Volume 43 Number 1
Bloodlines Run Deep in California -- Letting it Rayne in Santa Clarita
Even as he became older, Mang couldn't escape the water treatment business. It was, after all, in his blood. His grandfather was somewhat of a pioneer in bringing water treatment to southern California when he bought the business in 1964. He had previously worked in the hardware and farming industries.
Foresight to succeed
Mang, 31, never had any intention of following in his father's and grandfather's footsteps, but those summers had a lasting effect. "I got stuck in that rut, and I never left," he recalled. After high school graduation, he had a job waiting for him. At the outset, he took apart plumbing, made hard water calls, went on routes and later performed installations. He basically did anything that dealt with hands-on labor.
Mang said, "I was really worried because Culligan had always been a competitor of ours and, before you knew it, I was working for them and wearing a Culligan shirt. That didn't really sit well with me."
Lighting his own path
The first day of work, he stared at zero accounts. After six months, he hired a couple of salespeople. He made under $60,000 the first year. Today, with a staff of 10 (not including three or four employees at Ventura, Calif.-based Rayne who handle billing duties) and sales expected to exceed $550,000 for 2000 and $1 million for next year, Mang can sleep a little easier.
"This is not a very expensive business to get into," Mang said. "It's good to have a name like Rayne behind you." Rayne, incorporated in 1928, owns over 40 operations across the United States -- mainly in California, Arizona and Nevada. Most Raynes could be considered "mom and pop" businesses, he added.
David vs. Goliath
"What I've dealt with in the last three years, I don't think it can get any worse," Mang said. "The hard part's done. Now, it's just a matter of seeing how big I can grow." What exactly was the hard part? First, Mang claims he was welcomed to the industry with charges to potential customers that he was a fly-by-nighter.
Then Culligan began offering 12 months free service to anyone with its reverse osmosis (RO) system in what he deemed an attempt to drive him out of business or out of town. At $45 per account, it's easy to see how this could put a serious dent in a start-up business like Mang's. He was reduced to telling customers that if anything should go wrong with their Culligan system, he was in the phonebook.
These "scare tactics," as Mang calls them, only fueled his passion to succeed. "They pushed me to learn how to sell and that motivated me to be more competitive," he said. "You've got to have drive. It's got to be in your blood."
Undoubtedly, other businesses haven't been able to keep up with the stiff competition. In the last three years, Mang said he has seen six or seven water treatment companies pack their bags and head for safer ground.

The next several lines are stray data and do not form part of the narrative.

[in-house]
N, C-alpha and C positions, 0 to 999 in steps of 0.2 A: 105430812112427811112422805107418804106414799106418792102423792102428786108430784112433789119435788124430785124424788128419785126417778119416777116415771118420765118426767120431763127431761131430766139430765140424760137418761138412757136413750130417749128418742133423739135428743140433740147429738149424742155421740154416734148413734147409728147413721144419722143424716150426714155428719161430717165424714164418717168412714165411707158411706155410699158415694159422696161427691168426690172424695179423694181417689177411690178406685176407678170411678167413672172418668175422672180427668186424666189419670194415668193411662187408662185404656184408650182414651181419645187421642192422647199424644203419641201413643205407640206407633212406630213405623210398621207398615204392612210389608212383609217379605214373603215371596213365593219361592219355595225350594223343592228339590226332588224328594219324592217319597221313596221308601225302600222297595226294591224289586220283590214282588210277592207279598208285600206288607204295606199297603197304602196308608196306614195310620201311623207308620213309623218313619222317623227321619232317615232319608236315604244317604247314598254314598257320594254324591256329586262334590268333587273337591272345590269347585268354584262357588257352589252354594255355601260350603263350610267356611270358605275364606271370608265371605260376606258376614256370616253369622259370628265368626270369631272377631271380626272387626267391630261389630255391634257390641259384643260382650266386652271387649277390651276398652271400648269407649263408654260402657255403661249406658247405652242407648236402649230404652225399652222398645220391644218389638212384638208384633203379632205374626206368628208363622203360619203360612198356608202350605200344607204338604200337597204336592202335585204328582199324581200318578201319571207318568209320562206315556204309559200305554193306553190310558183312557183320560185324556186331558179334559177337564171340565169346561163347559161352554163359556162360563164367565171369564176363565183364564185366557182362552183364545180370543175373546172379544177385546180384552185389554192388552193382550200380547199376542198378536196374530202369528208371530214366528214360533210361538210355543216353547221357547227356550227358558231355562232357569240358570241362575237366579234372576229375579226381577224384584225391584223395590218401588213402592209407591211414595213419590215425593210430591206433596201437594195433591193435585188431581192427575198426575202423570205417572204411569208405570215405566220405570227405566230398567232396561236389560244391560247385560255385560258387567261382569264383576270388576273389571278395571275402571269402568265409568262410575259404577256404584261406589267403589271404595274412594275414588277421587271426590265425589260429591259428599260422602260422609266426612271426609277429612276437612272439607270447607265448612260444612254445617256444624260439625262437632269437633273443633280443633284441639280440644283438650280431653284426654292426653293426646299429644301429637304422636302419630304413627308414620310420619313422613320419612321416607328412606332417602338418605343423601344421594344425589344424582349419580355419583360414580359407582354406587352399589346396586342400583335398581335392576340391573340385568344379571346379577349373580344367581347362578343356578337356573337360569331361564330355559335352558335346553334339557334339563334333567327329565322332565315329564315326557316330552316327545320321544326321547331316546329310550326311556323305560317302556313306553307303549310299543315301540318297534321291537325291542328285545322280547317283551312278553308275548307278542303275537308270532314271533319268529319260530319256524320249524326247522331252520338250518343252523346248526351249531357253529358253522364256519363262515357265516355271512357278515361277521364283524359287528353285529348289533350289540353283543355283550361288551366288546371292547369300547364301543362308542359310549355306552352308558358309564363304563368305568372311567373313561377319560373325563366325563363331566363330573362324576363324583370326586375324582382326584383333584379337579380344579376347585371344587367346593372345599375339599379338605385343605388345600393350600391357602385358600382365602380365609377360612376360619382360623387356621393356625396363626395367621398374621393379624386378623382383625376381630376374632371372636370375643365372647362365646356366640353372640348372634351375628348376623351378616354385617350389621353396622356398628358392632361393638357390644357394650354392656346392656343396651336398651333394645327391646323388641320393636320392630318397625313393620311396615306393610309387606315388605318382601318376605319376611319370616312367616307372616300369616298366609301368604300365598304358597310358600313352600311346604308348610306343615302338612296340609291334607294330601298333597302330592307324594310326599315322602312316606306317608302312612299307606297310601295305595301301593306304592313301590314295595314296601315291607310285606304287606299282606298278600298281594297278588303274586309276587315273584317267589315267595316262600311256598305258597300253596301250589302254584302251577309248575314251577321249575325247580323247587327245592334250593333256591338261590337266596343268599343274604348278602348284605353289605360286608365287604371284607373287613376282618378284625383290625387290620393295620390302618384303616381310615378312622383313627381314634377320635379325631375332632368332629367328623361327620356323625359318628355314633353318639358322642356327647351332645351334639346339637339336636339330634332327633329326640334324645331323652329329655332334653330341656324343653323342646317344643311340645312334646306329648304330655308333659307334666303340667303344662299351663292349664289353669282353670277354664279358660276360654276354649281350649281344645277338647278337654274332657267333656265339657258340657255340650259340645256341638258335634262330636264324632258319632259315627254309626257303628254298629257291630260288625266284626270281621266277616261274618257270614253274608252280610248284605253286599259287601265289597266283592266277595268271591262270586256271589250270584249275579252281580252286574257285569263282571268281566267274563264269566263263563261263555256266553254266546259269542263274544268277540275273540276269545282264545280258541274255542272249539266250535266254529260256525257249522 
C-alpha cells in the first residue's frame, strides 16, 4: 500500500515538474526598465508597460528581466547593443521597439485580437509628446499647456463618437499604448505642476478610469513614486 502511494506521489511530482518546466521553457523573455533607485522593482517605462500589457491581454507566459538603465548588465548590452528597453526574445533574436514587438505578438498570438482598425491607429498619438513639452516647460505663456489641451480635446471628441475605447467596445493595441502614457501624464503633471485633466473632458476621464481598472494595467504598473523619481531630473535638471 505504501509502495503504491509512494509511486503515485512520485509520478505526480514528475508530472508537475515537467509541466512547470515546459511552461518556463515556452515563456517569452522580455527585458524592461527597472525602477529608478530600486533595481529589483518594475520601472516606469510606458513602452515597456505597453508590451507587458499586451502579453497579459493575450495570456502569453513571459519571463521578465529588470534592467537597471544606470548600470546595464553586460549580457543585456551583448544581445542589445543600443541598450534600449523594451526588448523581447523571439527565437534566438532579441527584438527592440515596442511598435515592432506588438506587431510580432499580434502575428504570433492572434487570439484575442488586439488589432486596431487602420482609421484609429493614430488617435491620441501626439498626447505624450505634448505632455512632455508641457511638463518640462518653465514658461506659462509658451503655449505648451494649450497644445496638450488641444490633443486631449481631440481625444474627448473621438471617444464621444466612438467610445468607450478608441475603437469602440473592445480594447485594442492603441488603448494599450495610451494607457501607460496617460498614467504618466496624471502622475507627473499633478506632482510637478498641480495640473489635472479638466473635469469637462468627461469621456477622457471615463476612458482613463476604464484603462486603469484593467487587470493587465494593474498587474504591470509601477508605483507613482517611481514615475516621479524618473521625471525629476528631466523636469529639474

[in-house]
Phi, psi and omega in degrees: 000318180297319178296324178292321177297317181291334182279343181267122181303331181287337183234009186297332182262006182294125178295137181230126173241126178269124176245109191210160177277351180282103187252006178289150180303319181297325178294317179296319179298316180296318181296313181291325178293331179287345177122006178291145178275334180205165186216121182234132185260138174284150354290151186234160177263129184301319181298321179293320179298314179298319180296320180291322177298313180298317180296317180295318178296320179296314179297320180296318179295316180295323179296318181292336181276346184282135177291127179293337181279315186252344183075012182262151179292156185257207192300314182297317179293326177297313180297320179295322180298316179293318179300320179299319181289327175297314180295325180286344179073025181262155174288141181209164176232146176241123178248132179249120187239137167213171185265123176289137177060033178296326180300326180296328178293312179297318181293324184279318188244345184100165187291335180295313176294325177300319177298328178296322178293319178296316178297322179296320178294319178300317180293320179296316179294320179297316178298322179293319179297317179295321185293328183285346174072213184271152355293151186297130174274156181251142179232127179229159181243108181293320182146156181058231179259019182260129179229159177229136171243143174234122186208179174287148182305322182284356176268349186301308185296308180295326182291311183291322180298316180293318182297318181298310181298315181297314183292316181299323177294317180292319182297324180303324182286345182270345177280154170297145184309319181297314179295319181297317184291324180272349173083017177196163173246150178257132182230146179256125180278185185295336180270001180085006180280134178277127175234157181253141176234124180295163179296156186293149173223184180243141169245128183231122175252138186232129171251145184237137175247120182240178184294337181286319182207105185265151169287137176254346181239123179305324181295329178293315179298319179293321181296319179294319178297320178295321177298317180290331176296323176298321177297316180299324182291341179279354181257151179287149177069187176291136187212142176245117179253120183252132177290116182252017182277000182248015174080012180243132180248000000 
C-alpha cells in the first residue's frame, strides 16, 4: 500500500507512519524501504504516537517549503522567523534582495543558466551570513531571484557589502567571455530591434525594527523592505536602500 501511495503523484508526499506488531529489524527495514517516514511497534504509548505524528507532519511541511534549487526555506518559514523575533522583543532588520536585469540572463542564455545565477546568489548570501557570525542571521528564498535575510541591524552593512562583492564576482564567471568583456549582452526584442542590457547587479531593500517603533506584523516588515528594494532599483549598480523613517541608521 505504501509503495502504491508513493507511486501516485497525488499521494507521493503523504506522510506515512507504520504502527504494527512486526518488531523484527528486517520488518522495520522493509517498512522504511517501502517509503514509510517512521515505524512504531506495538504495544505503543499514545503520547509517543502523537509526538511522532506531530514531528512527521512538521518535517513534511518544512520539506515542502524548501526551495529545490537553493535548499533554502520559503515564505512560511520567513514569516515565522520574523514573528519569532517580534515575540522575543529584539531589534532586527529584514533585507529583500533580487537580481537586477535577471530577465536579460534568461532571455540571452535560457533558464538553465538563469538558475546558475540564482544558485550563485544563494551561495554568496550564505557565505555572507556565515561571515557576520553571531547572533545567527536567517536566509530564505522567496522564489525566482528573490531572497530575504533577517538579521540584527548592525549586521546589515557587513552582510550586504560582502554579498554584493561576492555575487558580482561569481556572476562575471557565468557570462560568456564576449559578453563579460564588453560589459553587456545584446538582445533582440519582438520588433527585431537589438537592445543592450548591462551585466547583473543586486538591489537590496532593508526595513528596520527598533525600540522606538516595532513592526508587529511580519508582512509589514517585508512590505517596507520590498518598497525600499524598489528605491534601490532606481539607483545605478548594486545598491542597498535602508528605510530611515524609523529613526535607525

Mang hoped to add another sales representative by the end of 2000 and sees the need likely for at least a couple of part-timers in 2001. Clearly impressed with his performance in such a short time, Rayne has asked Mang to oversee its Glendale, Calif., location, which carries over 900 accounts. Glendale is only 15 minutes south of Santa Clarita. One of his goals is to increase sales to four times its present level within a year.
Still, Mang is happy at his current 2,200-square-foot facility in Valencia, Calif. Within two or three years, though, times may call for a move to a larger location.
Mang still hasn't forgotten what got him to this point. He still works a 60-hour week and occasionally goes out on installations. He claims, "I can do everything" -- speaking about strictly residential business. As financial and manpower resources continue to grow, Mang said he'll consider targeting the commercial sector. Presently, rental units are a must, he added, as that's what brings in the recurring income that anchors a dealership. Sixty to 65 percent of products sold are soft water hook-ups while the rest are RO systems.
Emphasis on chloride
He encounters only a little iron hardness, facing calcium moreso. The solution? Ion exchange, using either potassium chloride or sodium chloride as the regenerant. With salt-regenerating systems under fire in Santa Clarita, portable exchange systems are an ever-growing product. Mang also added that bottled water is an attractive segment he may look into down the road.
To spur business, Mang relies on mailers, door-to-door sales, yellow pages, advertisements in local magazines and, of course, referrals. He frequently donates equipment and free service to schools and non-profit organizations.
His predecessors -- his parents -- wouldn't have wanted it any other way.
Rayne Water Conditioning
Manager: Mike Mang Assistant Manager: Albert Valadez
Founded: 1997 in Santa Clarita, Calif.; Rayne corporate office incorporated in 1928, currently located in Ventura, Calif.
Staff: 10 (five technicians/installers, four sales representatives and one administrative assistant)
Sales: Approximately $600,000 in 2000; projected for 2001 -- $1 million
Quote: "I see us growing immensely in the next five years, and especially in the Glendale, Calif. area. It's a good industry. Our water will continuously get worse over the years. There will always be a need for water treatment."